Hello Codrforces,

I don't have a quite strong grisp of FFT, although I have a question, what if I wanted to apply FFT on an array whose size is not a power of two, pretty much every implementation I've seen on the interent assumes the length of the input array is a power of two, would it be possible to pad the array with zeros?

I'm wondering what the right approach would be? Thank you all

Yes,adding 0s at the end is the usual approach.This way,you'll keep the complexity (the size of the array increases less than twice),and the algorithm would work the same.

Thank you, but out of curiosity I tried to pad an array with zeros and run the FFT on the actual array in Matlab and run my FFT code on the padded array and the results weren't identical, though when the array size is a power of two the results are identical, I guess Matlab does something else then!

TL;DR: in 99% of the cases, you can safely pad the array with zeroes.Agreed, the discrete Fourier transform of some array of length 7 is totally different from the transform of this array padded to length 8. However, in competitive programming, it usually doesn't matter.

It all depends on what you want to achieve with FFT:

If it's some polynomial multiplication (or similar stuff), you can imagine the

polynomialspadded with zeroes themselves. It doesn't matter if you multiply 3 +x+ 4x^{2}with 7 + 2x, or 3 +x+ 4x^{2}+ 0x^{3}with 7 + 2x+ 0x^{2}+ 0x^{3}. Therefore you can always assume that the input polynomials have 2^{k}coefficients. The intermediate transformswillbe different for different transform sizes, but the result of the multiplication will remain the same.If you need to do some signal processing, you probably can choose the transform sizes equal to the powers of two.

If you

reallyneed an efficient transform for sizes other than powers of two (which is rarely needed), you may use the Bluestein's algorithm. It's a bit complicated, though.That's quite interesting.

Thank you!

Here is the thing, the definition of FFT does not in any way include a power of two.

I think that the easiest way to understand FFT of a an array [

a_{0},a_{1}, ...,a_{n - 1}] is to first find the corresponding polynomialP(x) =a_{0}+a_{1}x+a_{2}x^{2}+ ... +a_{n - 1}x^{n - 1}. If we denote the FFT of the array [a_{0},a_{1}, ...,a_{n - 1}] as [b_{0},b_{1}, ...,b_{n - 1}], thenb_{j}is defined as . The FFT is simply an evaluation of the polynomial inndifferent points! Nothing here has to do withnbeing a power of two.So where does the power of two come in? It comes from the divide and conquer used to quickly calculate the transform, see Cooley-Tukey FFT algorithm. It uses the fact that the FFT of the odd coefficients and the even coefficients can be calculated separately and then be combined to find the total FFT, a bit similar to how merge sort works. But because of how this divide and conquer algorithm works at each step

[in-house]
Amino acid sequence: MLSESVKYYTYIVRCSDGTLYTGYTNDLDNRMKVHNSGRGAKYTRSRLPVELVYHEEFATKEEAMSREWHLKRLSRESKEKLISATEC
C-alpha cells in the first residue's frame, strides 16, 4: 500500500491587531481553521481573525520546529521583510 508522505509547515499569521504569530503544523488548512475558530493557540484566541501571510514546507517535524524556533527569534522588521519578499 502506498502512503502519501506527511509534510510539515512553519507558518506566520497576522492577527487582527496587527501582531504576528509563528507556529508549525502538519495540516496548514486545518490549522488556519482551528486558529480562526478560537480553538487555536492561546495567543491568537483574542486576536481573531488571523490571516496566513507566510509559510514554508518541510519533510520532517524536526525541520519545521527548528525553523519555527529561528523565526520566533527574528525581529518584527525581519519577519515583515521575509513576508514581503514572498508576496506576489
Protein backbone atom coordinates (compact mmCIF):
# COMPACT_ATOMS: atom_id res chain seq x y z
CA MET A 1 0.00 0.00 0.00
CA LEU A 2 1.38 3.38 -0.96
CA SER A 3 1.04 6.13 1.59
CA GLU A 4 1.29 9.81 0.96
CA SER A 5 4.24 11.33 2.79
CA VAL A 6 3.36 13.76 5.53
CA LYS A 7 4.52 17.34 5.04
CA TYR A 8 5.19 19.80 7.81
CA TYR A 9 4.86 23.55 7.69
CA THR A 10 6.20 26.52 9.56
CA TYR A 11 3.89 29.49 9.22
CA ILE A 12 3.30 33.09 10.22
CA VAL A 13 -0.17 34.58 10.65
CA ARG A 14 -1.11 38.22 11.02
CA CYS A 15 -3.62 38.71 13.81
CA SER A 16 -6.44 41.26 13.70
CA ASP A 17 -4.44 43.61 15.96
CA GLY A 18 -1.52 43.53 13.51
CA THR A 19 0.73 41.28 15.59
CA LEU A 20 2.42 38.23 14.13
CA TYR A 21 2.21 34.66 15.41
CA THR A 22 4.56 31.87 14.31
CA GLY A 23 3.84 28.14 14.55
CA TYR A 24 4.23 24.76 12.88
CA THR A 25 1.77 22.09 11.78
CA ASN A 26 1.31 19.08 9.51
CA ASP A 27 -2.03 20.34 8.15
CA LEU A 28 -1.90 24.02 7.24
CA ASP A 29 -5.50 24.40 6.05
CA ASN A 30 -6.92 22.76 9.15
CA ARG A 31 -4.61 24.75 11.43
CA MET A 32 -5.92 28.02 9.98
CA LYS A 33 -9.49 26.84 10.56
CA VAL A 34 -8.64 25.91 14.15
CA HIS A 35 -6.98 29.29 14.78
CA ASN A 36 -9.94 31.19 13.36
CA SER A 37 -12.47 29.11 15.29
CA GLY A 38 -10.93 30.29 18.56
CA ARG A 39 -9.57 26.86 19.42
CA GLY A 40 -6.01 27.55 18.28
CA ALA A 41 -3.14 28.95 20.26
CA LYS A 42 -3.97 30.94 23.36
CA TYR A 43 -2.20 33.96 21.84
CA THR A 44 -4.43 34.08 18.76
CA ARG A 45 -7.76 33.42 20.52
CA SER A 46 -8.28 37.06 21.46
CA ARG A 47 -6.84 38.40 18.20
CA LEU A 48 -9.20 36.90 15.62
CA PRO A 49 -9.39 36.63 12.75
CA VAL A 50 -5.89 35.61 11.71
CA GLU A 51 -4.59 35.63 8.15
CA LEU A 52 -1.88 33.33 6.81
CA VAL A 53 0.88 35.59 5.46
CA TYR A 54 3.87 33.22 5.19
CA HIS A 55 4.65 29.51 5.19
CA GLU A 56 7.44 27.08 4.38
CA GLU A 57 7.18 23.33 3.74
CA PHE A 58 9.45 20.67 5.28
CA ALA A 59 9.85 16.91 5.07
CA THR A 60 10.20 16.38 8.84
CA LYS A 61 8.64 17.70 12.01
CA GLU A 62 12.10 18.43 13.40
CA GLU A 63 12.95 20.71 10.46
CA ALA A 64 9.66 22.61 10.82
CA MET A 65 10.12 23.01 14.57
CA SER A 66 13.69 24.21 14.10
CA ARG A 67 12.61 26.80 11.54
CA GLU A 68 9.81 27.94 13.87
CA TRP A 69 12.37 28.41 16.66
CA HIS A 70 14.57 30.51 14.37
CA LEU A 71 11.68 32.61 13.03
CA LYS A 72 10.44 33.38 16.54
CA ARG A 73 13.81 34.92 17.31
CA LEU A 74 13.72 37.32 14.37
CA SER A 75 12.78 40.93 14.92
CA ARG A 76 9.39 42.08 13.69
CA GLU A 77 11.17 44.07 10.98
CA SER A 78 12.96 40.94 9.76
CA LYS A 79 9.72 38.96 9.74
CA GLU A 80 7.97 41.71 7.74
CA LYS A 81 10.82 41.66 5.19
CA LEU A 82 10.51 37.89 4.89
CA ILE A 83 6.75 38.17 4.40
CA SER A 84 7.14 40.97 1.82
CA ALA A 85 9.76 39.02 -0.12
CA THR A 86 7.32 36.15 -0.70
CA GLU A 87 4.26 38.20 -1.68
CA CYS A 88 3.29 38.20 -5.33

nhas to be divisible by two.The reason why everyone wants to use Cooley-Tukey's is because it is very quick and also very simple to implement. It does not however work if

nis not a power of two, and it cannot be fixed by just padding with zeros as there is anndependence in .So what if

nis not a power of two? There is actually a way to do padding to powers of two called Bluestein's algorithm. It calls Cooley-Tukey multiple times so it is quite a bit slower than standard Cooley-Tukey. Still it is relatively easy to implement so this is probably the way I would implement FFT so that it works for arbitraryn.Another way is to use a generalization of Cooley-Tukey that allows for divide and conquer of any size that divides

n, this is mostly only useful ifnis divisible by some small prime factor. I wouldn't implement this myself because if I need the speed I would just use other peoples implementations, see FFTW or FFTS.If you want to learn more about FFT I suggest reading these lecture notes.

That's a great answer, thank you@

BTW, I've been reading up about the topic and played around with the FFTW lib, it's fantastic :D